Discussions about the names of Winnipeg landmarks have been surfacing in recent days, with one committee hoping they don't fade away.
Streets and landmarks bearing names of the figures behind residential schools are a constant, and painful, showcased reminder of Canada's hidden history.
Every day, people are given reminders of the horrors they faced in residential schools because of the roads they drive on and landmarks they pass. Bishop Grandin Boulevard is one of those constant reminders for residential school survivors.
"It has been hovering over a lot of conversations since that committee was started last year, having it be a very big issue and common part of our city," Reanna Merasty, the chair of Welcoming Winnipeg says. "Right now, it will be a large part of our conversation on Friday, but more specifically on how we can collaborate and work with Mayor Brian Bowman on this matter."
The time has come on Winnipeg’s journey of reconciliation to re-visit the street name, Bishop Grandin. 1/5 pic.twitter.com/KGyEGAVMkV— Mayor Brian Bowman (@Mayor_Bowman) May 31, 2021
Merasty says Welcoming Winnipeg is in conversation with Bowman, who has voiced his preference for the name change, about the possibility but is unsure if they have the ability to change the name of Route 165.
"Because there is a lot of talk I am not sure if that will lead to true action and change within the city."
Merasty and Welcoming Winnipeg will continue to advocate for this change.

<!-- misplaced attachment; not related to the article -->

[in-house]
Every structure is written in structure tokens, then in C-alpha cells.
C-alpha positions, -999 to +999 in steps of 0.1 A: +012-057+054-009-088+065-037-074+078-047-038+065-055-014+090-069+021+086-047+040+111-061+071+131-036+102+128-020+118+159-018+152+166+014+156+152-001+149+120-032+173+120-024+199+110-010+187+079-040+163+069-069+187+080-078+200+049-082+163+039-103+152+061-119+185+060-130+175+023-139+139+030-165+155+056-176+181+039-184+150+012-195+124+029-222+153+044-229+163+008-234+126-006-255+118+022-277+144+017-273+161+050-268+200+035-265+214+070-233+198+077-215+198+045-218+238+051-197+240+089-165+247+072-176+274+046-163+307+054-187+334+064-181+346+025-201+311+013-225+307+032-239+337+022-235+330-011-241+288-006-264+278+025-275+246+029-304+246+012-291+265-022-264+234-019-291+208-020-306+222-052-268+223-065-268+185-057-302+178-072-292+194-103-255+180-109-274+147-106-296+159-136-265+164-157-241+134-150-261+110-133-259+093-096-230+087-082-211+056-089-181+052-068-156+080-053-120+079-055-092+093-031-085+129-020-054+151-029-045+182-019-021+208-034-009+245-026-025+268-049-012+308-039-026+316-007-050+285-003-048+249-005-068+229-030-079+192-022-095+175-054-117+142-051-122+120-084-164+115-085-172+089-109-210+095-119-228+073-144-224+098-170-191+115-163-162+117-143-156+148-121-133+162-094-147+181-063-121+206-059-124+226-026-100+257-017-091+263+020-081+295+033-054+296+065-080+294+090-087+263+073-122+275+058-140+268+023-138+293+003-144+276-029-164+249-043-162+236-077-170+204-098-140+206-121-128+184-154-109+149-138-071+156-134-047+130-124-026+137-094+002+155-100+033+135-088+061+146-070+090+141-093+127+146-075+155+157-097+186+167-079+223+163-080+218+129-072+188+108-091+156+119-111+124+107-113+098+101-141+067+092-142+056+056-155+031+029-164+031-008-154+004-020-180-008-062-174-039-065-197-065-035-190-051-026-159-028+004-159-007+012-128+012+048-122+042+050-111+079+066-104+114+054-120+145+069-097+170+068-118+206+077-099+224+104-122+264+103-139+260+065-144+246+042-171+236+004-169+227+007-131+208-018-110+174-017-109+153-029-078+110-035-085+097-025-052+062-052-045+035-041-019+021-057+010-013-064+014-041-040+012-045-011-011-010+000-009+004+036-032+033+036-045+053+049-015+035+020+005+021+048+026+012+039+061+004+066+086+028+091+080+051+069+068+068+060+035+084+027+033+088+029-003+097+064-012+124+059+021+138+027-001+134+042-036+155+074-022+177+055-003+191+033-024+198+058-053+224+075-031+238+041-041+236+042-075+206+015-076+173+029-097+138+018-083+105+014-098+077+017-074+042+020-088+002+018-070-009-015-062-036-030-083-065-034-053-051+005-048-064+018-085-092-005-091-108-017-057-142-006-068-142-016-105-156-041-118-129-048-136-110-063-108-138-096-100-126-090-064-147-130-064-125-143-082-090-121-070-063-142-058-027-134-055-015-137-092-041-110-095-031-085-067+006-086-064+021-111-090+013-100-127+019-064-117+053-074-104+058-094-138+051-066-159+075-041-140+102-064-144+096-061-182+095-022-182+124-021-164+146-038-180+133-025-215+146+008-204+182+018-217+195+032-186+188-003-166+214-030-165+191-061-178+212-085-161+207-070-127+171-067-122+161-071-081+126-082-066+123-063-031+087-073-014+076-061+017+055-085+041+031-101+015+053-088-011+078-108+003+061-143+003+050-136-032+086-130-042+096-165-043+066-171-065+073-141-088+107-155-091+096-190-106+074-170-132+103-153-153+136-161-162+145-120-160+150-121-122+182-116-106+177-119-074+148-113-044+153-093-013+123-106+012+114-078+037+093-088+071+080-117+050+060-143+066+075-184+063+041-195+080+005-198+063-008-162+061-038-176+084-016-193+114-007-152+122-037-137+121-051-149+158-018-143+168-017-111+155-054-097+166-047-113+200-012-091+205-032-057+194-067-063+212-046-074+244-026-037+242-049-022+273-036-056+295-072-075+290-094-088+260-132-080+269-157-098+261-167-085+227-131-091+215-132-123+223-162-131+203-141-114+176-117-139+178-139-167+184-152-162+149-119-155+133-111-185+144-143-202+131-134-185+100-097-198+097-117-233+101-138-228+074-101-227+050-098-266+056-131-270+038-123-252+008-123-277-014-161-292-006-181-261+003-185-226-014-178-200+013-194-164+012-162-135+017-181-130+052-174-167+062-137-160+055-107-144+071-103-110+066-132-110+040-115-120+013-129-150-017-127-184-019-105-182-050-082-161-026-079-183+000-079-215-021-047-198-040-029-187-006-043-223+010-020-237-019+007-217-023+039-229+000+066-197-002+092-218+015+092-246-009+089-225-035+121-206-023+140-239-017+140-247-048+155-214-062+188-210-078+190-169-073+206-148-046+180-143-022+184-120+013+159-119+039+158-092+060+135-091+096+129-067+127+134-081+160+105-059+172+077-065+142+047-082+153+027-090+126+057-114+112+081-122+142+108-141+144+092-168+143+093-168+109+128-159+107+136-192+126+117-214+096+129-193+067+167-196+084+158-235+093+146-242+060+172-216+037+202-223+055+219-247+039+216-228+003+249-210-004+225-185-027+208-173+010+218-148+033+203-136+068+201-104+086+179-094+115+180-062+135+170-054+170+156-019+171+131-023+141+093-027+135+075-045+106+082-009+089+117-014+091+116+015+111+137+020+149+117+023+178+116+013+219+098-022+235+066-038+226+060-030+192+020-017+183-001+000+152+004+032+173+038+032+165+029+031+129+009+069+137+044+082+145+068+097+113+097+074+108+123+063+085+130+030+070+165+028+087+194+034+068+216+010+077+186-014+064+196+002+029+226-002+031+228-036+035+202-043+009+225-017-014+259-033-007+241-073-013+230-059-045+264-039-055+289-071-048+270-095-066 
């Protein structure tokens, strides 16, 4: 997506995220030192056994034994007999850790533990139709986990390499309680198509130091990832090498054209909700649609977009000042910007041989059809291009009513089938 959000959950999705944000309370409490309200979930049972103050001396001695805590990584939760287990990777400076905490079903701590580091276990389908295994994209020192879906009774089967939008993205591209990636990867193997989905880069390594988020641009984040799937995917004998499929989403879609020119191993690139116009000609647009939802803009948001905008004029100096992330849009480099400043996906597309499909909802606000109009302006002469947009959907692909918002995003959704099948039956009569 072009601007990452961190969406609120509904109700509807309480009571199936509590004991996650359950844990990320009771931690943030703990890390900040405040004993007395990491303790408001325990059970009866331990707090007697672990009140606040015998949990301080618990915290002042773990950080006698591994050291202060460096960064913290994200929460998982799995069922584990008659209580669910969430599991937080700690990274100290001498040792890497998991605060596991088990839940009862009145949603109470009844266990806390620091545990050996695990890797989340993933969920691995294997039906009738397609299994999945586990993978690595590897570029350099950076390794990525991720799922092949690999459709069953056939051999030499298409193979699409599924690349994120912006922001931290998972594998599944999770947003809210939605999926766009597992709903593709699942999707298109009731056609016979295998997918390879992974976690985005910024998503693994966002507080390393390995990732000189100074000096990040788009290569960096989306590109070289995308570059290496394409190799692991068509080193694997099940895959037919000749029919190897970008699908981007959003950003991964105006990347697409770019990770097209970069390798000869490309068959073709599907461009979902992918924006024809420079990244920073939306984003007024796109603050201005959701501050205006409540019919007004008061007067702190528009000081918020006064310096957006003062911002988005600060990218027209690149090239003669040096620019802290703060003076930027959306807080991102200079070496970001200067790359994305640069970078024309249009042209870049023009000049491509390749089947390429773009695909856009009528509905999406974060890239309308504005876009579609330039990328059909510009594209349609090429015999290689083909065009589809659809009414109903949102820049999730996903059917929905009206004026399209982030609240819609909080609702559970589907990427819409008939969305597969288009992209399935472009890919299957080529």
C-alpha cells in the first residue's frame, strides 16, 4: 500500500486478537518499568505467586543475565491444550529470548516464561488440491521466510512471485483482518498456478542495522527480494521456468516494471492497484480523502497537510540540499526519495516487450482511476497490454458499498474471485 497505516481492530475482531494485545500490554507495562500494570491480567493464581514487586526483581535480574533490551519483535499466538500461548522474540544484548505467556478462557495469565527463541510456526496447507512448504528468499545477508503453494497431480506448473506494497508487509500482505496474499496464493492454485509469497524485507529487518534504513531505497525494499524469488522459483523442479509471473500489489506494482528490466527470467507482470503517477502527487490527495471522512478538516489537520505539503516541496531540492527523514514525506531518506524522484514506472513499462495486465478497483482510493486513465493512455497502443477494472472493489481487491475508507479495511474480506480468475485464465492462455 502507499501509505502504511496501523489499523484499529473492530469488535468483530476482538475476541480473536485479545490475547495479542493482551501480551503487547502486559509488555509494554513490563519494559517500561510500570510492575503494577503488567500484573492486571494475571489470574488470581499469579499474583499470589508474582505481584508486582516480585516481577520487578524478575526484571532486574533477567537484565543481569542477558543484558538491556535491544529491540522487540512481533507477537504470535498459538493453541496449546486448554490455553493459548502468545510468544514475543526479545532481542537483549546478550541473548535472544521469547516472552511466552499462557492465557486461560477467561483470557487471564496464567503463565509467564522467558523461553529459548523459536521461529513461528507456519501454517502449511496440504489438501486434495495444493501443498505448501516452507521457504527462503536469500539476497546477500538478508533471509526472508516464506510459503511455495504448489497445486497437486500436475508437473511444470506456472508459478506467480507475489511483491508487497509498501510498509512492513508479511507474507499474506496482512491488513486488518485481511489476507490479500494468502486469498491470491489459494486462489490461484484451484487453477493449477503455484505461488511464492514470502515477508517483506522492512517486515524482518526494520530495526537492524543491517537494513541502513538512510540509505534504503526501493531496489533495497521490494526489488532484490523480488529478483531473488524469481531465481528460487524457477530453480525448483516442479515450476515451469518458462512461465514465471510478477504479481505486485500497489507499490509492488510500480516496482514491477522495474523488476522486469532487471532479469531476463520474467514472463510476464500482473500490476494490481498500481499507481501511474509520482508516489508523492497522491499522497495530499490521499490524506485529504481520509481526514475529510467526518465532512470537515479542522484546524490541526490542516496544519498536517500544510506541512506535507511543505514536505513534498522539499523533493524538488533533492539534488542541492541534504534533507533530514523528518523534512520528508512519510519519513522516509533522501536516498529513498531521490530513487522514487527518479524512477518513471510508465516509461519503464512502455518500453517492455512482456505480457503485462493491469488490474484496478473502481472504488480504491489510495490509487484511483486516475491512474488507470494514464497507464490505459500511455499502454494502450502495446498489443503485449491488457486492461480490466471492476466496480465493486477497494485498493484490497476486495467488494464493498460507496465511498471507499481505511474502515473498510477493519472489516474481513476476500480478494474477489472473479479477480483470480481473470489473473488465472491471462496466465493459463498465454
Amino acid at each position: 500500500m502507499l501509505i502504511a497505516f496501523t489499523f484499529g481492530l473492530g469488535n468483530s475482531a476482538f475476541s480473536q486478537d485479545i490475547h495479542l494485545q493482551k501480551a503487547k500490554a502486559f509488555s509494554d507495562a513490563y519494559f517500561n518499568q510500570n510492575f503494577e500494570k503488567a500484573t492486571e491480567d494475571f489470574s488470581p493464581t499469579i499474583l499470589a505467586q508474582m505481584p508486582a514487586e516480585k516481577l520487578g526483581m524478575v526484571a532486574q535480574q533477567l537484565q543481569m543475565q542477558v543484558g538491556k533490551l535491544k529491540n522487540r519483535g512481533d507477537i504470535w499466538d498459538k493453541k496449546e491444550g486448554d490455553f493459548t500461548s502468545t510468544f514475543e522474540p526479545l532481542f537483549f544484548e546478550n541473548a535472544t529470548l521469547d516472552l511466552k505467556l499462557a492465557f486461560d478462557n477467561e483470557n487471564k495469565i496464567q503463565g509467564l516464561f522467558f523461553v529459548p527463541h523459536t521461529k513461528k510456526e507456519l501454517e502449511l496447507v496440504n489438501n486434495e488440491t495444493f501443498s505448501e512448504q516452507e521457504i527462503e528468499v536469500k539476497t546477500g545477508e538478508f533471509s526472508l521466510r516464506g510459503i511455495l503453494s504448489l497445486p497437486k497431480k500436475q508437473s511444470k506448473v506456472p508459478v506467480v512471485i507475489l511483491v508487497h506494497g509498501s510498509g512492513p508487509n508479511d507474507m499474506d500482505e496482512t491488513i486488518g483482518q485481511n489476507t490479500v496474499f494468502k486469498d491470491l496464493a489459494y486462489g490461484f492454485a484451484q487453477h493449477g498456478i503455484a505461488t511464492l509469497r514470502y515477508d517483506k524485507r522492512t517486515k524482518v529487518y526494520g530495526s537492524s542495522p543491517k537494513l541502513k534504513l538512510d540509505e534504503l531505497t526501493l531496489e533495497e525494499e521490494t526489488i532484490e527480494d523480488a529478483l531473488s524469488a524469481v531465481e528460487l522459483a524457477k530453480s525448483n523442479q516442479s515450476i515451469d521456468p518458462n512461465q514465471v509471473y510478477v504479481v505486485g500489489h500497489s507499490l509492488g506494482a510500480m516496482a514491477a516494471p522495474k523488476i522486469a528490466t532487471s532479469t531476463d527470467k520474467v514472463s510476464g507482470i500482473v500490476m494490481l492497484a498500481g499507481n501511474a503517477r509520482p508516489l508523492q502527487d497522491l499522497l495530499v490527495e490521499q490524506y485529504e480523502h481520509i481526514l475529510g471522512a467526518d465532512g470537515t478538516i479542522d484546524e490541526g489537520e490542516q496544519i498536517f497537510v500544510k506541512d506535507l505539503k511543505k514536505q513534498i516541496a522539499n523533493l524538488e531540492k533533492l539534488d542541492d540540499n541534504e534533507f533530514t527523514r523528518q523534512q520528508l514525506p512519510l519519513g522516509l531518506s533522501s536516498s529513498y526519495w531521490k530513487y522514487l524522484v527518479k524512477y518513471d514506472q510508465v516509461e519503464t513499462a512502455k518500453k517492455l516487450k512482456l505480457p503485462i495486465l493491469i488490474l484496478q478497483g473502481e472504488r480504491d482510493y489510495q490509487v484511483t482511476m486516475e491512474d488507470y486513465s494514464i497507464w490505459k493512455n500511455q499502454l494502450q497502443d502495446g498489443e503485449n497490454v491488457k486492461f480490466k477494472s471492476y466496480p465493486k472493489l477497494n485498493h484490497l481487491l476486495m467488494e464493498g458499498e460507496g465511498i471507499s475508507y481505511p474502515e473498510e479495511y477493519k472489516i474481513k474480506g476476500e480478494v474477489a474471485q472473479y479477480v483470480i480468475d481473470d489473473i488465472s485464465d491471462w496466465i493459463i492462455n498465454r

Welcoming Winnipeg works to voice Indigenous priorities, giving them the role of looking at Indigenous representation and perspectives to create a welcoming Winnipeg for Indigenous people.
"For myself, it is something that has me kind of cringe or something that really makes me feel uncomfortable as I am moving through that space. To other people, it is just a name. To Indigenous people, it is something that represents our history but also the massive amount of kin and relatives that we have lost from that name and from that history."
She says because so many people do not know the history of residential schools or indigenous people, many live side-by-side with the dark history and do not know it.
"In recent conversations with other people over the past couple of days, is that some people do not even realize they live right beside an old residential school in the city of Winnipeg."
An example of this is 61 Academy Road, which houses the Canadian Centre for Child Protection. It is the site of a former residential school that ran between 1958 to 1973 under a different address, 621 Academy Road.
"What I really want to see in the city is have areas of learning and understanding. I want each of these residential schools to be honoured in some form or way in our city. Either it is a street name or a plaque or a marker, just to have the people that went through that school be honoured."
Merasty suggests people research the areas where they live and frequent to understand what happened there and the meanings behind the names chosen to be a part of Winnipeg. She is reminding people that these stories are constantly being talked about in the Indigenous community and at advocacy events, sharing their own harmful and triggering memories to others to go alongside their personal research.
The National Centre of Truth and Reconciliation's residential school crisis line can be reached at 1-866-925-4419 for those looking to access emotional supports and crisis referrals.